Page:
For children of all ages, C.S. Lewis’s wardrobe has been the entryway to the magical world of Narnia–of emerald witches, talking horses, kings, and magic apples. But for L.R. Holmes of Camp Cottage, Gloucestershire, the threshold to enchantment is nothing more notable than a grey gate. An ordinary grey gate, in need of repair.
Some years back, my companion and I were “on holiday,” six miles west of Gloucester in western England, scouring the countryside for private gardens open for tours—each listed in a slim yellow volume we discovered in a timeworn Oxford bookshop. Our day had been carefully planned, an ambitious schedule covering three districts and four gardens. The absence of a speed limit on any motorway accommodated our manic pace. It was mid-afternoon by the time we pulled our car into the Camp Cottage drive. The sight of a lifeless grey gate, flanked by an equally worn, lighter grey, paint chipped garage was disheartening. If not for a small lemon-colored paper sign–on which was stenciled “GARden Tour SaTURday” stapled to a tomato stake, we would have chalked it up to a bum map, called it a learning experience, and retired to the nearest pub for solace. Which is never a bad idea.
Instead, slumped behind the wheel on the wrong side of our Vauxhall, I heaved great sighs, and simmered in disappointment. But… beyond the gate. Caught off guard, my senses reel, unable to fully ingest a Bacchanalian feast. I am greeted by the rambling rose “Goldfinch,” a prolific and wanton panoply, a twenty-foot tunnel of small salmon-colored blooms, oozing an intoxicating, honeyed sweetness. The pergola on which it spreads, forming an awning over the pathway, is shaped from stout wood staves (each a full six-inch diameter, and made by L.R. and his step-brother “for only 250 pounds sterling,” he later reported proudly, with an infectious lack of self-consciousness) and covered prodigally by an intertwining of tawny honeysuckle, milky clematis, and the musky cologne of the antique climbing rose Madame Alfred Carriere’—indispensable if for her name only.
We are all in favor of beauty, for moments of wonder and delight.
But for some reason, we think we need to tidy up first.
May Sarton wrote that we need to a way to sanctify the ordinary.
Yes, grey gates and all that. Which sounds wise, that is, if the ordinary weren’t… well, so ordinary. We know from experience that ordinary doesn’t sell. And no matter how we doctor it up, the fact remains that life is so… so… daily.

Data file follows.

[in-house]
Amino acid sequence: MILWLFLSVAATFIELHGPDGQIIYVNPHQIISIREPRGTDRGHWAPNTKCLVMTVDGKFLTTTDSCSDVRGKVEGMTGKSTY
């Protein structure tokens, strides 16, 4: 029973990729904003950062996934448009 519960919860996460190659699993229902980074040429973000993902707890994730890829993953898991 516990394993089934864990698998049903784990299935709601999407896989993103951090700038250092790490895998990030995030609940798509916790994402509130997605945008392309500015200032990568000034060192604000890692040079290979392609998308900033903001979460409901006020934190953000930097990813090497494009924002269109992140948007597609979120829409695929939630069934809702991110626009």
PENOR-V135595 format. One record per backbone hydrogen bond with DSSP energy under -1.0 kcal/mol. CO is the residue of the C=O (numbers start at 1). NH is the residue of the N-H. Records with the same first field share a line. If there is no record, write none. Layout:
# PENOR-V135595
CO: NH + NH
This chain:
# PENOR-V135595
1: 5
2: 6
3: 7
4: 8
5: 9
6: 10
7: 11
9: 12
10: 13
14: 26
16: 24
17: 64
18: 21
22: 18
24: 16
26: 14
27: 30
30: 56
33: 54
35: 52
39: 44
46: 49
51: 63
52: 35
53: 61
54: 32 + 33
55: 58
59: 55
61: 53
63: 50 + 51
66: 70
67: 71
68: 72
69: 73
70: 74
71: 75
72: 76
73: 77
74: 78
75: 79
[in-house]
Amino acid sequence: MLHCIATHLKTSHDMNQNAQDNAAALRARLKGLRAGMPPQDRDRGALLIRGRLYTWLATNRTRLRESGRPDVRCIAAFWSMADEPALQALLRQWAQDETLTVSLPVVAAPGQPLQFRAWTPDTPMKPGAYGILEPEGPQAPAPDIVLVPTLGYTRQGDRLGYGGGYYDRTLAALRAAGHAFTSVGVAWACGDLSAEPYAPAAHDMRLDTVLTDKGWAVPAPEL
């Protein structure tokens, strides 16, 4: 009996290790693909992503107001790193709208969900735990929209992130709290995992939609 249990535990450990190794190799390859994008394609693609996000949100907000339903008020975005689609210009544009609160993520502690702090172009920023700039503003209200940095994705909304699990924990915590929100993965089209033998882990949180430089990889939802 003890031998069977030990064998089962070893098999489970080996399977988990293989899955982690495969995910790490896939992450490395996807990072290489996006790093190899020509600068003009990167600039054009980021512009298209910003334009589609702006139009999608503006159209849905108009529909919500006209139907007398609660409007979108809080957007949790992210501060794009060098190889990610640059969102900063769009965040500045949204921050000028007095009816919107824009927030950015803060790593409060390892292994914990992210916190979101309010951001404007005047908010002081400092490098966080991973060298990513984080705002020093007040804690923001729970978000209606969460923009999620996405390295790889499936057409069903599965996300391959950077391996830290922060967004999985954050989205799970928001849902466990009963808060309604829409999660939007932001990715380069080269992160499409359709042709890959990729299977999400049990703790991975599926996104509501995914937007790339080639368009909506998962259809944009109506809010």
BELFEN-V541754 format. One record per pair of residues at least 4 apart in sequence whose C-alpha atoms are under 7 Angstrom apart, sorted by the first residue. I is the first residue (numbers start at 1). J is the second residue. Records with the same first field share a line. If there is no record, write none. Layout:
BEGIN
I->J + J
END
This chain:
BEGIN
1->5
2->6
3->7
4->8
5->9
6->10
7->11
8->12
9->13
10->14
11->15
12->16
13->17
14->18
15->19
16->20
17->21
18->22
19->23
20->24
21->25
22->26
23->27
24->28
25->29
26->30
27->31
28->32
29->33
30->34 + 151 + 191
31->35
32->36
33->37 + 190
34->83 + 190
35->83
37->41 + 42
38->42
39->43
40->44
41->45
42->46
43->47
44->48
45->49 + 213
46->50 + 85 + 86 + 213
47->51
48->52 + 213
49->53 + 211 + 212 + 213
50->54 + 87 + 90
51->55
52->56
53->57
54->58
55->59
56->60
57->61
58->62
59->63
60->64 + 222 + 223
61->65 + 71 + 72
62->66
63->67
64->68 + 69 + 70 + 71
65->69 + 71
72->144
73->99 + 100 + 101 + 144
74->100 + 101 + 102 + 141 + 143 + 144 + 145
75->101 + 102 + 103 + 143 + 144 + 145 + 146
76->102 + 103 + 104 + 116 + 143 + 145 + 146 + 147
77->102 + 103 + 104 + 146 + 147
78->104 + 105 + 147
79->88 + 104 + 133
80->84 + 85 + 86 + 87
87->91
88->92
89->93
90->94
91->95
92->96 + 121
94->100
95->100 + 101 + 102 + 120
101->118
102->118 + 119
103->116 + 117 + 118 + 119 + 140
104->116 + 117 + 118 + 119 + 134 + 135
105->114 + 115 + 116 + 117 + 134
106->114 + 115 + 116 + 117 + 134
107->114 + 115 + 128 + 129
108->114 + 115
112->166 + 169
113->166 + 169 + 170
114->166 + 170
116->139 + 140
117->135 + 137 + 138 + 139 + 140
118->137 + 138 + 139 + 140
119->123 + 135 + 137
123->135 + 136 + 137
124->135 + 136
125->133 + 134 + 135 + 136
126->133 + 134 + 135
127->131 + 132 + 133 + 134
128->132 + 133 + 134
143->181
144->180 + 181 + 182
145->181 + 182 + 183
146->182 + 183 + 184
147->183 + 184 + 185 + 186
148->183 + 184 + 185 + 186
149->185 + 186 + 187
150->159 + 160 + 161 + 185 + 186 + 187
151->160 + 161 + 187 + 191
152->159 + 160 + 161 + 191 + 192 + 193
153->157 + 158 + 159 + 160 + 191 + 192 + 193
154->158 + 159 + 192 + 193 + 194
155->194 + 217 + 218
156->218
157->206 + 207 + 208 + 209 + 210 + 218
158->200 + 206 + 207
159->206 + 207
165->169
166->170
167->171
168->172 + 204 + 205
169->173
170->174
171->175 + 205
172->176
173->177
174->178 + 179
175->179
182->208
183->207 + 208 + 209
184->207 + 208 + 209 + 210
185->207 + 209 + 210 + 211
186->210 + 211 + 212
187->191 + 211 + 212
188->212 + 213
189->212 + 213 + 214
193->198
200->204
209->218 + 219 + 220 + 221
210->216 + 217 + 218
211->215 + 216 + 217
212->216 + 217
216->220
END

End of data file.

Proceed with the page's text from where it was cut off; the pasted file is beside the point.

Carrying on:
For two hours my companion and I immersed ourselves into the mosaic of color and the jumble of scents that was L.R.’s garden. Well, there was simple no alternative. Extreme conditions call for extreme measures.
So. I sat down for some time and savored the day. On a bench near the garden edge, sharing the seat with a drowsy and placid cat, I let the sunshine work its antidote. It’s not easy, to just sit. I wanted to be productive in my sitting. I wanted to describe what I was seeing, what I was feeling. I wanted to find the right words, or take a picture, wanting to find container for this moment. Before long, the internal manic cadence begins to lose its steam. And your eyes being to refocus. Off come the shoes, and you settle in, to revel in the gift. If I give up, you know, needing that formula.
This week, we embrace the invitation to sanctify the ordinary.
The hiding place for the holy.
May Sarton put it best (and now my daily mantra). “I spend the first 20 minutes of my morning walking the garden looking for miracles.”
I am struck by the rootedness that comes with investment.
Literally giving a damn.
And gratefully, it is the place where delight bubbles up, a “praising of the mysterious and tender touching we are so often in the midst of.” (Thank you Ross Gay, The Book of Delights.) Joseph Campbell’s observation, “People say that what we’re all seeking is a meaning for life. I don’t think that’s what we’re really seeking. I think what we’re seeking is an experience of being alive—of the rapture of being alive.” Yes, the sacrament of the present moment…
Late in her life, May Sarton was questioned about what she wanted to be when she “grew up.” She replied, “To be human.”
To be human is about regaining what has been lost in the shuffle when life has been relegated to keeping score and making waves. To be human is about cultivating the good life. To be human is about gardening the soul.